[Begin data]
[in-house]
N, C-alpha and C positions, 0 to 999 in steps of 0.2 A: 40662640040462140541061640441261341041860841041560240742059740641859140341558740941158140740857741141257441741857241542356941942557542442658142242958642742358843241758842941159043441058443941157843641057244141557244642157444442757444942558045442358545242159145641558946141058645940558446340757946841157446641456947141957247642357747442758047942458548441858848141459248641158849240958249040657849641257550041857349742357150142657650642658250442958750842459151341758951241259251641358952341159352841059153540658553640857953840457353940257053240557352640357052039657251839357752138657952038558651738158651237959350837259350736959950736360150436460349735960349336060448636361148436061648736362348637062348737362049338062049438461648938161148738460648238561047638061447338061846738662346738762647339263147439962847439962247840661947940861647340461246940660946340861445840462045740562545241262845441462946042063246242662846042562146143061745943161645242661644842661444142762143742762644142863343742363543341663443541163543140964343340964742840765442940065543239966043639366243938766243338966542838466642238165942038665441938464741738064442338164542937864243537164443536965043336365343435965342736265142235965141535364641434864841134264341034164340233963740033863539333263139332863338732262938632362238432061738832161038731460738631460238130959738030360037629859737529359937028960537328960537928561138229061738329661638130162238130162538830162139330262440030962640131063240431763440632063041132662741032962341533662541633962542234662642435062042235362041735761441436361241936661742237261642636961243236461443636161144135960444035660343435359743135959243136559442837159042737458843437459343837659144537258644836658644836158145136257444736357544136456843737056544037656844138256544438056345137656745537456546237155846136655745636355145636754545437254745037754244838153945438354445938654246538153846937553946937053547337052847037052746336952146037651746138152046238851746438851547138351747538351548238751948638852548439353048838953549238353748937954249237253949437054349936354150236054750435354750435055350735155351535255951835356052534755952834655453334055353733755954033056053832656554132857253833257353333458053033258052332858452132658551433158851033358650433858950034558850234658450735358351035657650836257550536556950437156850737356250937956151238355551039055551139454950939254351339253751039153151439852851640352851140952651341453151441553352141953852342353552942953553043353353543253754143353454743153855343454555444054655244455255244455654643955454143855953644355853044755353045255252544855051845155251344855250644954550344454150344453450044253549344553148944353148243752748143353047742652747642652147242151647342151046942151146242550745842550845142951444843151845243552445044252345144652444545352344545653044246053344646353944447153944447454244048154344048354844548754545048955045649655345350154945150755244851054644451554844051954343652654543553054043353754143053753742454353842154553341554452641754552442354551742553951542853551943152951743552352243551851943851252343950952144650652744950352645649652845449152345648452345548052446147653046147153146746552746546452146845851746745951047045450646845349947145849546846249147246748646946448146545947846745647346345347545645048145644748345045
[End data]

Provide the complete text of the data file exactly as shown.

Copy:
[in-house]
N, C-alpha and C positions, 0 to 999 in steps of 0.2 A: 40662640040462140541061640441261341041860841041560240742059740641859140341558740941158140740857741141257441741857241542356941942557542442658142242958642742358843241758842941159043441058443941157843641057244141557244642157444442757444942558045442358545242159145641558946141058645940558446340757946841157446641456947141957247642357747442758047942458548441858848141459248641158849240958249040657849641257550041857349742357150142657650642658250442958750842459151341758951241259251641358952341159352841059153540658553640857953840457353940257053240557352640357052039657251839357752138657952038558651738158651237959350837259350736959950736360150436460349735960349336060448636361148436061648736362348637062348737362049338062049438461648938161148738460648238561047638061447338061846738662346738762647339263147439962847439962247840661947940861647340461246940660946340861445840462045740562545241262845441462946042063246242662846042562146143061745943161645242661644842661444142762143742762644142863343742363543341663443541163543140964343340964742840765442940065543239966043639366243938766243338966542838466642238165942038665441938464741738064442338164542937864243537164443536965043336365343435965342736265142235965141535364641434864841134264341034164340233963740033863539333263139332863338732262938632362238432061738832161038731460738631460238130959738030360037629859737529359937028960537328960537928561138229061738329661638130162238130162538830162139330262440030962640131063240431763440632063041132662741032962341533662541633962542234662642435062042235362041735761441436361241936661742237261642636961243236461443636161144135960444035660343435359743135959243136559442837159042737458843437459343837659144537258644836658644836158145136257444736357544136456843737056544037656844138256544438056345137656745537456546237155846136655745636355145636754545437254745037754244838153945438354445938654246538153846937553946937053547337052847037052746336952146037651746138152046238851746438851547138351747538351548238751948638852548439353048838953549238353748937954249237253949437054349936354150236054750435354750435055350735155351535255951835356052534755952834655453334055353733755954033056053832656554132857253833257353333458053033258052332858452132658551433158851033358650433858950034558850234658450735358351035657650836257550536556950437156850737356250937956151238355551039055551139454950939254351339253751039153151439852851640352851140952651341453151441553352141953852342353552942953553043353353543253754143353454743153855343454555444054655244455255244455654643955454143855953644355853044755353045255252544855051845155251344855250644954550344454150344453450044253549344553148944353148243752748143353047742652747642652147242151647342151046942151146242550745842550845142951444843151845243552445044252345144652444545352344545653044246053344646353944447153944447454244048154344048354844548754545048955045649655345350154945150755244851054644451554844051954343652654543553054043353754143053753742454353842154553341554452641754552442354551742553951542853551943152951743552352243551851943851252343950952144650652744950352645649652845449152345648452345548052446147653046147153146746552746546452146845851746745951047045450646845349947145849546846249147246748646946448146545947846745647346345347545645048145644748345045